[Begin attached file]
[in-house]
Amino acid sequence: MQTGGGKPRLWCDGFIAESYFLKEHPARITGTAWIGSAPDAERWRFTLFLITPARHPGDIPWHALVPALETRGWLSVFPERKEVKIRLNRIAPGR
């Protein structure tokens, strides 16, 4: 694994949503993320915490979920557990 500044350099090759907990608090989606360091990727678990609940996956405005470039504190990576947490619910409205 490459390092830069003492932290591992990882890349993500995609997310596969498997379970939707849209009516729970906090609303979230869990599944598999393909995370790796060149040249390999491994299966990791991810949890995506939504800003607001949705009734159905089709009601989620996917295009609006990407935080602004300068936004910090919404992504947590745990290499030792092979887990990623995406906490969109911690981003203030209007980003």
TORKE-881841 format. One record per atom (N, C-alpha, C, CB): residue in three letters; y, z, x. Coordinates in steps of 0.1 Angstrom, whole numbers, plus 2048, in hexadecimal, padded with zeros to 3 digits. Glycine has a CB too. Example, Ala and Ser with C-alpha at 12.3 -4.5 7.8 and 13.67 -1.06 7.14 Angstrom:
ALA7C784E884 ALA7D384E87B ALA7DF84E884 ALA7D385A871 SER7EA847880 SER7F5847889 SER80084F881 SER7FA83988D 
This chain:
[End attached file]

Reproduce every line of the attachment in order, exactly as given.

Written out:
[in-house]
Amino acid sequence: MQTGGGKPRLWCDGFIAESYFLKEHPARITGTAWIGSAPDAERWRFTLFLITPARHPGDIPWHALVPALETRGWLSVFPERKEVKIRLNRIAPGR
């Protein structure tokens, strides 16, 4: 694994949503993320915490979920557990 500044350099090759907990608090989606360091990727678990609940996956405005470039504190990576947490619910409205 490459390092830069003492932290591992990882890349993500995609997310596969498997379970939707849209009516729970906090609303979230869990599944598999393909995370790796060149040249390999491994299966990791991810949890995506939504800003607001949705009734159905089709009601989620996917295009609006990407935080602004300068936004910090919404992504947590745990290499030792092979887990990623995406906490969109911690981003203030209007980003």
TORKE-881841 format. One record per atom (N, C-alpha, C, CB): residue in three letters; y, z, x. Coordinates in steps of 0.1 Angstrom, whole numbers, plus 2048, in hexadecimal, padded with zeros to 3 digits. Glycine has a CB too. Example, Ala and Ser with C-alpha at 12.3 -4.5 7.8 and 13.67 -1.06 7.14 Angstrom:
ALA7C784E884 ALA7D384E87B ALA7DF84E884 ALA7D385A871 SER7EA847880 SER7F5847889 SER80084F881 SER7FA83988D 
This chain: